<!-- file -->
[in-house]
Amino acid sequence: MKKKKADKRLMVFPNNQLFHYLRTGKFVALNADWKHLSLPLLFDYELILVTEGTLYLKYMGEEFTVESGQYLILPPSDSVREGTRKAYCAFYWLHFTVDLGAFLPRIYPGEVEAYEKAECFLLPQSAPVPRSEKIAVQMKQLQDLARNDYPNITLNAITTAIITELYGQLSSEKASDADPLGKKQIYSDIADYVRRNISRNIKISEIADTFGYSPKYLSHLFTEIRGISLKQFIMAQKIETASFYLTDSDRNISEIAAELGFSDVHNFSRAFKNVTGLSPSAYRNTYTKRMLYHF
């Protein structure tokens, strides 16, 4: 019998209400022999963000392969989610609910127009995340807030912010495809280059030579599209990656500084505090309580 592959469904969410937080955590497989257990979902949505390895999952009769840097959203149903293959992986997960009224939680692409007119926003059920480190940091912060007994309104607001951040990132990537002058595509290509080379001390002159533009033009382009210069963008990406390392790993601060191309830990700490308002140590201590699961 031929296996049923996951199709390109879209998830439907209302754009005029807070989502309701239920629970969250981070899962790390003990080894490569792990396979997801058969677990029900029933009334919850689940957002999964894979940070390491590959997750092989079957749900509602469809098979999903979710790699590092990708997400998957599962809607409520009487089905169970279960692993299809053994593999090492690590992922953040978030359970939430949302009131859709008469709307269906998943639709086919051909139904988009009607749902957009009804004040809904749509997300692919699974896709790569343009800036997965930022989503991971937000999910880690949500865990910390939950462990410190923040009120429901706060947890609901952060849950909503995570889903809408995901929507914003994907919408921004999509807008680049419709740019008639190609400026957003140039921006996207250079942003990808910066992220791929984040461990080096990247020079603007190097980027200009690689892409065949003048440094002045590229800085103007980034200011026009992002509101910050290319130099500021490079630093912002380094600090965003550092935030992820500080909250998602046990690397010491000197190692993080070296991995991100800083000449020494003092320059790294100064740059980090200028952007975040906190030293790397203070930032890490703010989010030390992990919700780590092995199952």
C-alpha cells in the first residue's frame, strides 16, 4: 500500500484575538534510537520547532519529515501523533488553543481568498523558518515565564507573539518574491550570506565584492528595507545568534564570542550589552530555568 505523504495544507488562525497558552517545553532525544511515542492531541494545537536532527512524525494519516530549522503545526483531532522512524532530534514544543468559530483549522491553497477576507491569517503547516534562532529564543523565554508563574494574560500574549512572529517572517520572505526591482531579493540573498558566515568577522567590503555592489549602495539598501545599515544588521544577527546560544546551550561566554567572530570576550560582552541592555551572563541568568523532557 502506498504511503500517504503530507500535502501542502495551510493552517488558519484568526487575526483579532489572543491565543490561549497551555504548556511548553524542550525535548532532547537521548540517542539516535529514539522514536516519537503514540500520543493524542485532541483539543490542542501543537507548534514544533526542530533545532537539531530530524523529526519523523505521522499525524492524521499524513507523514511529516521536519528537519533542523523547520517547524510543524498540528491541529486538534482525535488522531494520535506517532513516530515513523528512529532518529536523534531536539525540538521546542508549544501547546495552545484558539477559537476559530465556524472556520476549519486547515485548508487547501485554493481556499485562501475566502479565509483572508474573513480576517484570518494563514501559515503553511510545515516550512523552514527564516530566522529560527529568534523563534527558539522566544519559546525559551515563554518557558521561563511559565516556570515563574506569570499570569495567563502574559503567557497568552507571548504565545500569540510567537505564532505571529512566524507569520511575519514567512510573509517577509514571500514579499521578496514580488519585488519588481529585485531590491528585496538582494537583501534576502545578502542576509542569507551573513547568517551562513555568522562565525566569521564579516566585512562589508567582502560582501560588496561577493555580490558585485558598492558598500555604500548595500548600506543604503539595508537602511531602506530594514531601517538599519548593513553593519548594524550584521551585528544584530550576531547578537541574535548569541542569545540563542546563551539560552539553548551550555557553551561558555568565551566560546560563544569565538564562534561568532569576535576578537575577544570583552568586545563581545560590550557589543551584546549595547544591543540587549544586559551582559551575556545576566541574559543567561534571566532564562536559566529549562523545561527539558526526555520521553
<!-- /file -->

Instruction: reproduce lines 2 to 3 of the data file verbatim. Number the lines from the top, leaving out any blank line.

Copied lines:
Amino acid sequence: MKKKKADKRLMVFPNNQLFHYLRTGKFVALNADWKHLSLPLLFDYELILVTEGTLYLKYMGEEFTVESGQYLILPPSDSVREGTRKAYCAFYWLHFTVDLGAFLPRIYPGEVEAYEKAECFLLPQSAPVPRSEKIAVQMKQLQDLARNDYPNITLNAITTAIITELYGQLSSEKASDADPLGKKQIYSDIADYVRRNISRNIKISEIADTFGYSPKYLSHLFTEIRGISLKQFIMAQKIETASFYLTDSDRNISEIAAELGFSDVHNFSRAFKNVTGLSPSAYRNTYTKRMLYHF
């Protein structure tokens, strides 16, 4: 019998209400022999963000392969989610609910127009995340807030912010495809280059030579599209990656500084505090309580 592959469904969410937080955590497989257990979902949505390895999952009769840097959203149903293959992986997960009224939680692409007119926003059920480190940091912060007994309104607001951040990132990537002058595509290509080379001390002159533009033009382009210069963008990406390392790993601060191309830990700490308002140590201590699961 031929296996049923996951199709390109879209998830439907209302754009005029807070989502309701239920629970969250981070899962790390003990080894490569792990396979997801058969677990029900029933009334919850689940957002999964894979940070390491590959997750092989079957749900509602469809098979999903979710790699590092990708997400998957599962809607409520009487089905169970279960692993299809053994593999090492690590992922953040978030359970939430949302009131859709008469709307269906998943639709086919051909139904988009009607749902957009009804004040809904749509997300692919699974896709790569343009800036997965930022989503991971937000999910880690949500865990910390939950462990410190923040009120429901706060947890609901952060849950909503995570889903809408995901929507914003994907919408921004999509807008680049419709740019008639190609400026957003140039921006996207250079942003990808910066992220791929984040461990080096990247020079603007190097980027200009690689892409065949003048440094002045590229800085103007980034200011026009992002509101910050290319130099500021490079630093912002380094600090965003550092935030992820500080909250998602046990690397010491000197190692993080070296991995991100800083000449020494003092320059790294100064740059980090200028952007975040906190030293790397203070930032890490703010989010030390992990919700780590092995199952």